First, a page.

The Orange County Transportation Authority allocated more than $2 million in September to improve water quality in Orange County, part of its ongoing commitment to protecting the county’s natural resources, while at the same time improvingthe transportation network.
The funds come from Measure M, the half-cent sales tax approved by Orange County voters for transportation improvements, also known as OC Go.
The programincludes funding for an environmental cleanup program that awards money on a competitive basis to cities and the county for projects that reduce the impacts of water pollution related to transportation. The $2 million will help fund 11 projects focused on removing visible pollutants, such as litter and debris, from roads before they reach waterways. These projects include purchasing or upgrading screens, filters and inserts for catch basins, as well as other devices designed to remove pollutants.
Since the inception of this program in 2011, the OCTA board has approved funding for nearly 150 projects, totaling approximately $19 million. It is estimated that more than 1 million cubic feet of trash has been captured as a result of the installation of these devices.
In addition to the environmental cleanup program, OC Go includes a comprehensive program to offset the environmental effects of freeway construction projects. Called the the Freeway Environmental Mitigation Program, amaster agreement between OCTA, Caltrans and state and federal resource agencies was executed in January 2010. This offers higher-value environmental benefits such as habitat protection, connectivity and resource preservation in exchange for streamlined project approvals.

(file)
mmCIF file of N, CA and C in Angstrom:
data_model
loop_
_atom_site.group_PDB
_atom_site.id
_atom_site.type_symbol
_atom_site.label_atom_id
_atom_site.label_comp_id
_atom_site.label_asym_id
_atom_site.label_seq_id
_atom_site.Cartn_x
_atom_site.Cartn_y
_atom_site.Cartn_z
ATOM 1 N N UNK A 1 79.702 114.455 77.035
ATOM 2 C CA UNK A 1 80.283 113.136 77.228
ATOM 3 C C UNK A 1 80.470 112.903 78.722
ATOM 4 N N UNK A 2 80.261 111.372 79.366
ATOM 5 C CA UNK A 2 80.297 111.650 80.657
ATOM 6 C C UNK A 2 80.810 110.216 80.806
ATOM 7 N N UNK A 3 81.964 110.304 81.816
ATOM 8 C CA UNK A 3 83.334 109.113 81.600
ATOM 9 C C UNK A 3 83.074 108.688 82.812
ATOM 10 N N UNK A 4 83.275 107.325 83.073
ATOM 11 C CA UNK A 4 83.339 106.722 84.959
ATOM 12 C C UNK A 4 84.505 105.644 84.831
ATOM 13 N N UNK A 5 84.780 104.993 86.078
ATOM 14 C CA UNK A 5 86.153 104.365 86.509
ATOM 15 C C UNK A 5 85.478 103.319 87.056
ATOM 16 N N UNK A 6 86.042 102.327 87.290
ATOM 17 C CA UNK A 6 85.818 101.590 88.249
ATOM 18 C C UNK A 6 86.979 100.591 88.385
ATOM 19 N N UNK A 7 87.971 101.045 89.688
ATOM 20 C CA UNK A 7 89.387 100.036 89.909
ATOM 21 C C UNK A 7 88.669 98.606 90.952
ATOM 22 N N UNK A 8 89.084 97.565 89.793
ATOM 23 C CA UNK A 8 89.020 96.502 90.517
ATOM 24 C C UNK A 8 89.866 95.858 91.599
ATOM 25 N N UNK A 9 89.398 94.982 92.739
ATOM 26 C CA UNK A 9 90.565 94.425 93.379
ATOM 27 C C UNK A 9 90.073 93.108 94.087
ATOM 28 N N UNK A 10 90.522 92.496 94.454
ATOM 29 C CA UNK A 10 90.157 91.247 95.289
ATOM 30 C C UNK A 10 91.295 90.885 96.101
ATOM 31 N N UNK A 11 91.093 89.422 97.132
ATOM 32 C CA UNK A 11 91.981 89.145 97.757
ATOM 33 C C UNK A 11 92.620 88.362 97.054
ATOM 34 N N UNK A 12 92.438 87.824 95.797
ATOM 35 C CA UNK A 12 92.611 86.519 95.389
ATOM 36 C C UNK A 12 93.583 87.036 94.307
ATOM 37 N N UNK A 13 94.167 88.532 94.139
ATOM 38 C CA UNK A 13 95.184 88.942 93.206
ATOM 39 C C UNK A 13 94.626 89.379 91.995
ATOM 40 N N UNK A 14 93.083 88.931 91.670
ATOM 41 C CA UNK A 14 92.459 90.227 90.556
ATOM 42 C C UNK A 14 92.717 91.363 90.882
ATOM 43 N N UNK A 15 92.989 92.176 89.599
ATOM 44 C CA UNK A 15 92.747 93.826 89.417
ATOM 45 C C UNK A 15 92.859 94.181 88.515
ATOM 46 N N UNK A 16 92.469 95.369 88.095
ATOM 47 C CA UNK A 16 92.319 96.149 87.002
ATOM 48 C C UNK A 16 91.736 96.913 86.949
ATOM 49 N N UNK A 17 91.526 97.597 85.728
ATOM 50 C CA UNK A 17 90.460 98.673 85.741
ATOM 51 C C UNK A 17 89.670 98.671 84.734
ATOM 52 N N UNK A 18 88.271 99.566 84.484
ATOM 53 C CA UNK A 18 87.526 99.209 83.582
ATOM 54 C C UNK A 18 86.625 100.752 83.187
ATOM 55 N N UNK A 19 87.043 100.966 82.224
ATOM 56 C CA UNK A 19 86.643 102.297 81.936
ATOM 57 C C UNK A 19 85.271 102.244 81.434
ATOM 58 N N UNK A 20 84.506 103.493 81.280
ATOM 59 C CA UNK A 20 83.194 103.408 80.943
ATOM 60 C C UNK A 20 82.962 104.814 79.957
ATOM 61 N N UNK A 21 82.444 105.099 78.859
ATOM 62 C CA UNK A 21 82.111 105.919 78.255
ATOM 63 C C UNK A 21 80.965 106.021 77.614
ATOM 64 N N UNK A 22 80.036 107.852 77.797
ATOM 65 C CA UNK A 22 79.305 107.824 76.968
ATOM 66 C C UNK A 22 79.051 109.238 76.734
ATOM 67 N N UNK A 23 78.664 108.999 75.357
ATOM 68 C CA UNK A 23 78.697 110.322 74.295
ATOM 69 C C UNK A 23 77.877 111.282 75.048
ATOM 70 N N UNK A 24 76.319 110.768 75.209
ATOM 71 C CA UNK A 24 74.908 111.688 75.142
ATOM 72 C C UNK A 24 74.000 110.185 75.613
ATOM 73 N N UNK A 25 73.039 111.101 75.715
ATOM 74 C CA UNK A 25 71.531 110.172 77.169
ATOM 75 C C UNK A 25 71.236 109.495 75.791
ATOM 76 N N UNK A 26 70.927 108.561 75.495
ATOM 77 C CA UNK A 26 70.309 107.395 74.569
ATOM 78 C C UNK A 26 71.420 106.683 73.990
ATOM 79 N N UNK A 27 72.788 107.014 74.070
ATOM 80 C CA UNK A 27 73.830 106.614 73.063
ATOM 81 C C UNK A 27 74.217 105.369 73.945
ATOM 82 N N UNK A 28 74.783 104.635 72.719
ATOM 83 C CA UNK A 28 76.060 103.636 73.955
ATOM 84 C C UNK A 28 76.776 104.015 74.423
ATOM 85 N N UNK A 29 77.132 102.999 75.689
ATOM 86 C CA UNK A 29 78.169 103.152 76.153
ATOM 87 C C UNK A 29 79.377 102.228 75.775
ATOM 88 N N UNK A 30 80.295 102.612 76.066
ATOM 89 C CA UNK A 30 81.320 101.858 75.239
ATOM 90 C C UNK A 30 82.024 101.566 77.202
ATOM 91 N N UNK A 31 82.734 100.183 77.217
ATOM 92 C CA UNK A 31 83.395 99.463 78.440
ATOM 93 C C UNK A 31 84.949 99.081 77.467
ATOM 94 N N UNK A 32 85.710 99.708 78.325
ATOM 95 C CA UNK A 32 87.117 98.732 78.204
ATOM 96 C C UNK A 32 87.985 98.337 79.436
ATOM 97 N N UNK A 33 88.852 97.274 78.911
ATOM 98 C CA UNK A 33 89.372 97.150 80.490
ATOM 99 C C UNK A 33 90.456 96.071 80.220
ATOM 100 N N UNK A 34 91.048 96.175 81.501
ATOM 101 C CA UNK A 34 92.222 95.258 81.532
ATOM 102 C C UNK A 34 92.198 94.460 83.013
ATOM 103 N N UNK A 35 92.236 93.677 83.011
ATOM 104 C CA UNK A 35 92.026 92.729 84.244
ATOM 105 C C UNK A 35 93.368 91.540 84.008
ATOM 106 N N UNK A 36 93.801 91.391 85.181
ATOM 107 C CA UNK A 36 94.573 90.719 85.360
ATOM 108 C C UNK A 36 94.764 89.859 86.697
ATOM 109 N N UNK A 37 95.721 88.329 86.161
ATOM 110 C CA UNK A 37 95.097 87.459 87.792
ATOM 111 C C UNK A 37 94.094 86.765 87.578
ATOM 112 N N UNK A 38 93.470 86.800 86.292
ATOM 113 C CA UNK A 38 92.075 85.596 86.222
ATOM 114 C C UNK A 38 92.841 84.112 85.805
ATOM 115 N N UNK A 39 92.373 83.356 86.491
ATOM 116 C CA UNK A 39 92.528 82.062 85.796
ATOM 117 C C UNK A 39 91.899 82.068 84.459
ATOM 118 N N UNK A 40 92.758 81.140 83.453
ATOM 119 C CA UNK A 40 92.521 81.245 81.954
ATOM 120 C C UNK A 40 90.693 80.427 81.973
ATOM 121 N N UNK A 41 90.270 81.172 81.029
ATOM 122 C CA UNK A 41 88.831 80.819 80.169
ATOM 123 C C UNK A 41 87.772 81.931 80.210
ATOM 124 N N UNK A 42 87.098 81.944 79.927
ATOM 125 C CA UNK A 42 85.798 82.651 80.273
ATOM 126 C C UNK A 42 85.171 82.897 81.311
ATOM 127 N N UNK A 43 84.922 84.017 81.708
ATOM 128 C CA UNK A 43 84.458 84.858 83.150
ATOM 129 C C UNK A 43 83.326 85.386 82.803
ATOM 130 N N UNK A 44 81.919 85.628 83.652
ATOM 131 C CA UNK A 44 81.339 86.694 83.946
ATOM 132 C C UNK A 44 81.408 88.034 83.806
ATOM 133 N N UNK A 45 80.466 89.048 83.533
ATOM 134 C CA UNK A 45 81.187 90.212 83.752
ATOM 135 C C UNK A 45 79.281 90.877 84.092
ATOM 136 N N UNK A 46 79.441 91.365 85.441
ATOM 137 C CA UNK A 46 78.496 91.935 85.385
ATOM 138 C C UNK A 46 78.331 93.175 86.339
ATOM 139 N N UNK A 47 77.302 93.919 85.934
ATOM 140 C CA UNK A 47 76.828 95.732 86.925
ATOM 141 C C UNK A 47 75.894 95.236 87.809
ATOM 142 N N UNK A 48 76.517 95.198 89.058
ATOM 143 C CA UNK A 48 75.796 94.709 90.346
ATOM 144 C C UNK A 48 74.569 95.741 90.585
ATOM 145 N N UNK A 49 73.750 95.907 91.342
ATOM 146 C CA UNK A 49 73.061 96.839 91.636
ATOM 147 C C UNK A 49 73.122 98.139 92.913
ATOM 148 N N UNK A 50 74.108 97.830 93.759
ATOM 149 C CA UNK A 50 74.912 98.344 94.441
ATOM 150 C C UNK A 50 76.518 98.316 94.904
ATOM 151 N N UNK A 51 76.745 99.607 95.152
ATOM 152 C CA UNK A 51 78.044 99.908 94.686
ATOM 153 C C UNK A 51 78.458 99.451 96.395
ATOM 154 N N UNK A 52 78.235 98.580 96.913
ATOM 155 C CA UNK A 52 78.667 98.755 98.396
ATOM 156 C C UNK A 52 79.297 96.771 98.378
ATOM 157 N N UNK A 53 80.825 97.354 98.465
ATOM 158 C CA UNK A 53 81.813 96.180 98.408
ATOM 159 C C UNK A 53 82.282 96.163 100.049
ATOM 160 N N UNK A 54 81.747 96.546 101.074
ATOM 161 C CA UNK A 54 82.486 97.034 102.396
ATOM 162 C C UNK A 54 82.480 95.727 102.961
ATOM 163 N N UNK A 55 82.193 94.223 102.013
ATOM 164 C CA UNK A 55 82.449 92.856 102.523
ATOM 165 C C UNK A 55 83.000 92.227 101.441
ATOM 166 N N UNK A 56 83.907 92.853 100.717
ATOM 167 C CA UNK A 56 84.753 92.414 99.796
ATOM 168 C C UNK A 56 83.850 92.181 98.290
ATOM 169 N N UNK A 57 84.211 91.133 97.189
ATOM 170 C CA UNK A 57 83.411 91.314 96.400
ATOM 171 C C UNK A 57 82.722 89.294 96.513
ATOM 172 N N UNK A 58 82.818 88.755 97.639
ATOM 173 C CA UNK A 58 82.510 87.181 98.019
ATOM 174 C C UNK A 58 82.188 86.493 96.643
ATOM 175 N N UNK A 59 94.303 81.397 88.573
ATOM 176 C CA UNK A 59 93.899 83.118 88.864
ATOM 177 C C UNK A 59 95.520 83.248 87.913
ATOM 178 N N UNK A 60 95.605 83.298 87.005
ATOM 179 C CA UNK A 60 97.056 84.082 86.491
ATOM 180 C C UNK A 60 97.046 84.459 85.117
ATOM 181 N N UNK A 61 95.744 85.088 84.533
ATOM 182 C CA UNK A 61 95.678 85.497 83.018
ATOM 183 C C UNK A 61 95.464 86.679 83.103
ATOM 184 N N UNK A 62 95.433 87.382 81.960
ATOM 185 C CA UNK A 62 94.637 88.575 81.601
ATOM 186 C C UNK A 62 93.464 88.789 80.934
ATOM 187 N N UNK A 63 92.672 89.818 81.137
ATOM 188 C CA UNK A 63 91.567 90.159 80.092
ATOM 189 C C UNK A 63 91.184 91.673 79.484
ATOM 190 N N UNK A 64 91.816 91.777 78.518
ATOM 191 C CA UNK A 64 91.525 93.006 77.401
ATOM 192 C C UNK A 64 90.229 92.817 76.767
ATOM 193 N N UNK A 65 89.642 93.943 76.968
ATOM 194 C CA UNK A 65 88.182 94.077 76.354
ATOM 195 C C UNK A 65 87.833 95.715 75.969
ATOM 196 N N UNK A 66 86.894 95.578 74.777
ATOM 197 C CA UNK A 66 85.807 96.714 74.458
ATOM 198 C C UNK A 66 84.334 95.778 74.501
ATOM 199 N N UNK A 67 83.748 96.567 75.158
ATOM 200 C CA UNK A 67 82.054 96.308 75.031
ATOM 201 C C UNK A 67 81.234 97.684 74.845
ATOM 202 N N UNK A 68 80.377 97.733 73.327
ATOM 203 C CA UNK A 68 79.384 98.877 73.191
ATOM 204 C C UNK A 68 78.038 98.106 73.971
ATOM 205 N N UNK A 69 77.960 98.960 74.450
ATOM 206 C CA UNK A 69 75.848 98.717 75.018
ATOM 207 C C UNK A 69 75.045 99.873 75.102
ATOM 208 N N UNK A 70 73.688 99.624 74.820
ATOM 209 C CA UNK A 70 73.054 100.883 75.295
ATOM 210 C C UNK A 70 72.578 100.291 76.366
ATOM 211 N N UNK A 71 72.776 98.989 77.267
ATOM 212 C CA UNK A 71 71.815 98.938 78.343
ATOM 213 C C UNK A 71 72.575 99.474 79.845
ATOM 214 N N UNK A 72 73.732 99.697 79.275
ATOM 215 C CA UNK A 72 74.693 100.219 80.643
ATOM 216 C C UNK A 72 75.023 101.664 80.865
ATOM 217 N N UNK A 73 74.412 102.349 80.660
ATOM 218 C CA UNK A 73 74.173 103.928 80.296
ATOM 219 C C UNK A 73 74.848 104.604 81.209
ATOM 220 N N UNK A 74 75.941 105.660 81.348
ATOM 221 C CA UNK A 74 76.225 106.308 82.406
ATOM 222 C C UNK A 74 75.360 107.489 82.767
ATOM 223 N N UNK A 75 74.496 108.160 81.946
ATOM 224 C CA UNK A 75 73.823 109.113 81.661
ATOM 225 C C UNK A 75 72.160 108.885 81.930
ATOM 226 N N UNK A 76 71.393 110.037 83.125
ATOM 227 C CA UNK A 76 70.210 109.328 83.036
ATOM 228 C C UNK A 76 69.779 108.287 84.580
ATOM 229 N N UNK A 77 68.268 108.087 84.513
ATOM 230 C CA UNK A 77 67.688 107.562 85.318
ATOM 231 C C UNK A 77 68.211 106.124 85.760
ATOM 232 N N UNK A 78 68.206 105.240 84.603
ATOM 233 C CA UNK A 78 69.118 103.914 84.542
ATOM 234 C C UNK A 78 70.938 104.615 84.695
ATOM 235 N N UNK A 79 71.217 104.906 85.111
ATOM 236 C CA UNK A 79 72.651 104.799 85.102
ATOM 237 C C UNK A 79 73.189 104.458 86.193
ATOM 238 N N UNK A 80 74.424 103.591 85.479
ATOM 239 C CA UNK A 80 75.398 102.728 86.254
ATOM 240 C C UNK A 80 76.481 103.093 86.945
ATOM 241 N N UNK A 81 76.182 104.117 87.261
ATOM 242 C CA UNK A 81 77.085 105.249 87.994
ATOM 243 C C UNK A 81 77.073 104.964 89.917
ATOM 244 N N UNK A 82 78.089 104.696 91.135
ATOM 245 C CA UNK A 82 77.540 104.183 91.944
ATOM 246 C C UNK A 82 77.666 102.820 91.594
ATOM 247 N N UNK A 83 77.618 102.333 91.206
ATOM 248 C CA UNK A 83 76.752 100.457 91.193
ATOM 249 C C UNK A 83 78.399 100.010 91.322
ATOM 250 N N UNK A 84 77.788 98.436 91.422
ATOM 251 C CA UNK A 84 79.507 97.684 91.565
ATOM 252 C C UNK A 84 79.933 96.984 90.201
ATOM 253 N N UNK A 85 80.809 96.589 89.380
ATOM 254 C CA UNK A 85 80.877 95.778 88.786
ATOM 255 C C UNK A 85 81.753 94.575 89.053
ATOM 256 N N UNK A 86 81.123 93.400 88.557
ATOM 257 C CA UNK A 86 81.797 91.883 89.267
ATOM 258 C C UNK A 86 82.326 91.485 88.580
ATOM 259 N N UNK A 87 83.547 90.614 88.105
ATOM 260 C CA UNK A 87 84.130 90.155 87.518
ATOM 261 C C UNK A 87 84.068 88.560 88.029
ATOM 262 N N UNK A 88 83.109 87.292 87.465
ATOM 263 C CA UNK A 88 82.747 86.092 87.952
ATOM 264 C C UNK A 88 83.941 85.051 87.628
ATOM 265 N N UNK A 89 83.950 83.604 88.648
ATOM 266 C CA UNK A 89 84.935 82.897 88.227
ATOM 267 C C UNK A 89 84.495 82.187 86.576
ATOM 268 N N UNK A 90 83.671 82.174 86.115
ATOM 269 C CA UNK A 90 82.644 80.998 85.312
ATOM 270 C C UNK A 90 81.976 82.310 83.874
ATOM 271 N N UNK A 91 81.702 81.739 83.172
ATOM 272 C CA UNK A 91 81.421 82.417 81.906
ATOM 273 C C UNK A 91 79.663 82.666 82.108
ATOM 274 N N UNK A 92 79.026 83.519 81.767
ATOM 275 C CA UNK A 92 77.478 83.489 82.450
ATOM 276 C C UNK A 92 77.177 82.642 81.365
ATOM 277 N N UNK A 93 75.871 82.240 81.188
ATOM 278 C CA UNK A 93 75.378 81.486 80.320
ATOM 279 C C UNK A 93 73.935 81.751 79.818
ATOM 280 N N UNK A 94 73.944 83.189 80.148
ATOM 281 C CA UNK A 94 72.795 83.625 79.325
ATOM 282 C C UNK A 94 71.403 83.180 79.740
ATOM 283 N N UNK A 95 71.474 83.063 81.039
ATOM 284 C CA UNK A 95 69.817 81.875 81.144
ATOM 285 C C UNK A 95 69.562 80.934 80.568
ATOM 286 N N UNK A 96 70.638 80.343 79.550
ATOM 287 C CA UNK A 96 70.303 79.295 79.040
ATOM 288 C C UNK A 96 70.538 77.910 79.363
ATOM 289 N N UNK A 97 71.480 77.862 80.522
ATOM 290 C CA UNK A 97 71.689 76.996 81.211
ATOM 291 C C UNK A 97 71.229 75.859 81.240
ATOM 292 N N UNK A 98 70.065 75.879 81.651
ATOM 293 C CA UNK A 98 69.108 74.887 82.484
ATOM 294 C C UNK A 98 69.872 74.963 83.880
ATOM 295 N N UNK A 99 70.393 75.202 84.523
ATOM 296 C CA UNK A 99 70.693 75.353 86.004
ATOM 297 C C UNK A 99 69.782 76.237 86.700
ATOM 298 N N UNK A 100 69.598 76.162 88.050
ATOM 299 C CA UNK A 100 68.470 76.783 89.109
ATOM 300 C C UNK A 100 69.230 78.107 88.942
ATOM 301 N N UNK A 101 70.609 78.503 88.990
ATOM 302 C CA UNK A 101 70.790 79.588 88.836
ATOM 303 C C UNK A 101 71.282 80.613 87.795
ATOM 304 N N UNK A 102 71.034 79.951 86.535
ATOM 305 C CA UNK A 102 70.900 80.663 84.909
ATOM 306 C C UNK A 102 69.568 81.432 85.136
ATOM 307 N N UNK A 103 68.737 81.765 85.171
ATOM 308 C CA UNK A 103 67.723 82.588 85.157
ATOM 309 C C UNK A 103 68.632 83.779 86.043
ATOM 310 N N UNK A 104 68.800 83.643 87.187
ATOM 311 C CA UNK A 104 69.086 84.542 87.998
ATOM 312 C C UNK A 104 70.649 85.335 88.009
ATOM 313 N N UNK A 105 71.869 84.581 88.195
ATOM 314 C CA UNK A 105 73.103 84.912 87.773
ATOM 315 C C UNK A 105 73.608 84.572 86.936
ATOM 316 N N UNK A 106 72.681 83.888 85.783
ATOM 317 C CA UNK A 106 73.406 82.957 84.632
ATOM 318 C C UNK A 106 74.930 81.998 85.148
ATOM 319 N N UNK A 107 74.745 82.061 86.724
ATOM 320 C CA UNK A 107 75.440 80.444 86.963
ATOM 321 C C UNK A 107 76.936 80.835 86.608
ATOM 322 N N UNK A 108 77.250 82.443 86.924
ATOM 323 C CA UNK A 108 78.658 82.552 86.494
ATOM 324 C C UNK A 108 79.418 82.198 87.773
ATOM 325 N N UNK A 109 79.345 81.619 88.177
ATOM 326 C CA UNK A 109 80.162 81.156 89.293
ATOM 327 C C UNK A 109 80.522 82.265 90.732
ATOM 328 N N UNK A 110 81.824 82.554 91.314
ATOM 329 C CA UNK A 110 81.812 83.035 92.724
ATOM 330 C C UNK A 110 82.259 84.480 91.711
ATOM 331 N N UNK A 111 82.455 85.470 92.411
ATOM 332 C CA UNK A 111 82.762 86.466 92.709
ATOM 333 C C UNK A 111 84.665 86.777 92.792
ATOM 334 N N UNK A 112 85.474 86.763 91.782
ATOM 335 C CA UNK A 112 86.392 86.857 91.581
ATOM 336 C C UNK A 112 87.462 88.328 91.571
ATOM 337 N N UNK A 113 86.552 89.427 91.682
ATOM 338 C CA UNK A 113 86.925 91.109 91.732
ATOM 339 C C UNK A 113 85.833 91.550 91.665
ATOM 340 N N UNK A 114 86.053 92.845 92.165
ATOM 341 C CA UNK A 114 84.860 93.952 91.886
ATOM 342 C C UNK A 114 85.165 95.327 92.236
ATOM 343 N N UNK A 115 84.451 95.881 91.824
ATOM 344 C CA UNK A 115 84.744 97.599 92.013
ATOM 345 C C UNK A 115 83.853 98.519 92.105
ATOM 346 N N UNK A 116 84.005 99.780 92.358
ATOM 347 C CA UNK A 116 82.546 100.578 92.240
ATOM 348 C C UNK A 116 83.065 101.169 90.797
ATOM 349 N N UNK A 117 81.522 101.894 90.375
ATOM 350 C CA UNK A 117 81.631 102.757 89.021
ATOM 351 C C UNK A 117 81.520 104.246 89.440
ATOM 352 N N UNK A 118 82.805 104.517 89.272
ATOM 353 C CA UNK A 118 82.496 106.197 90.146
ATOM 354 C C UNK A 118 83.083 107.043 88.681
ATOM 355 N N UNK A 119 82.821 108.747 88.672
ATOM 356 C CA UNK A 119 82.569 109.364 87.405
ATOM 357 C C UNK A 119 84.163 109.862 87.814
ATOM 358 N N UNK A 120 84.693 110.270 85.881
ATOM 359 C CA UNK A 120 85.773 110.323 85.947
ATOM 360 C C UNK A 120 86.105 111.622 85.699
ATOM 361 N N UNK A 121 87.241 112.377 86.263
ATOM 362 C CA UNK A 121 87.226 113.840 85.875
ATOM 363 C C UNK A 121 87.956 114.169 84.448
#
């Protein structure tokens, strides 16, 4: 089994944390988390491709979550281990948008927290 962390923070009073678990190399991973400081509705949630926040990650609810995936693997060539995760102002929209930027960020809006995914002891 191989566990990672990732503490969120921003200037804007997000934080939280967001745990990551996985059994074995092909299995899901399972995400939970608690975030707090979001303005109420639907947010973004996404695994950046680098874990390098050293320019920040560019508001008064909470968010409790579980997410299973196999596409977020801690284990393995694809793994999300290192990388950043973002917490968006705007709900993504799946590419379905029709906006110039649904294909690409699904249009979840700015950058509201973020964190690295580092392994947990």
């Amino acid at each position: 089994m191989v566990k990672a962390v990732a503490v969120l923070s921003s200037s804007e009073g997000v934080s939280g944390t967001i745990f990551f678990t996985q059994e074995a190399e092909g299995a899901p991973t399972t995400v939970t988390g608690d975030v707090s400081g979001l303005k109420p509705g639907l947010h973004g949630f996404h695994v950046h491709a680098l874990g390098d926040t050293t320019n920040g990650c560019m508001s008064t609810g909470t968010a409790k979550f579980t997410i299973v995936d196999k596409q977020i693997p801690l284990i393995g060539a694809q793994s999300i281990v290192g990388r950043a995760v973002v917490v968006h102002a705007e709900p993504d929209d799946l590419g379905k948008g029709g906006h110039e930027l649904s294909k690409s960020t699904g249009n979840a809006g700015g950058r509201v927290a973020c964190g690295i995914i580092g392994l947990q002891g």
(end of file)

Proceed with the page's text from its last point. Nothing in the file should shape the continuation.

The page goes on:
Rather than a piecemeal approach to mitigating impacts from the 13 individual freeway projects, OCTA took a comprehensive approach, allowing for the preservation and protection of large areas of open space with the most sensitive habitat and wildlife. The program, which dedicates 5 percent of funding from the freeway program to the effort, is expected to invest morethan $250 million through 2041.
As part of this program, OCTA has purchased seven open space properties, totaling more than 1,300 acres,from willing sellers to preserve the land permanently and ensure that wildlife and plant species can thrive for generations.
In addition to the land purchases, 12 restoration projects are currently funded throughout Orange County. Funds will aid in removing invasive plant species and restoring about 350 acres of open space to its native habitat.In total, more than $40 million has been spent acquiring and restoring land in Orange County.
For more information, visit www.octa.net/environmental.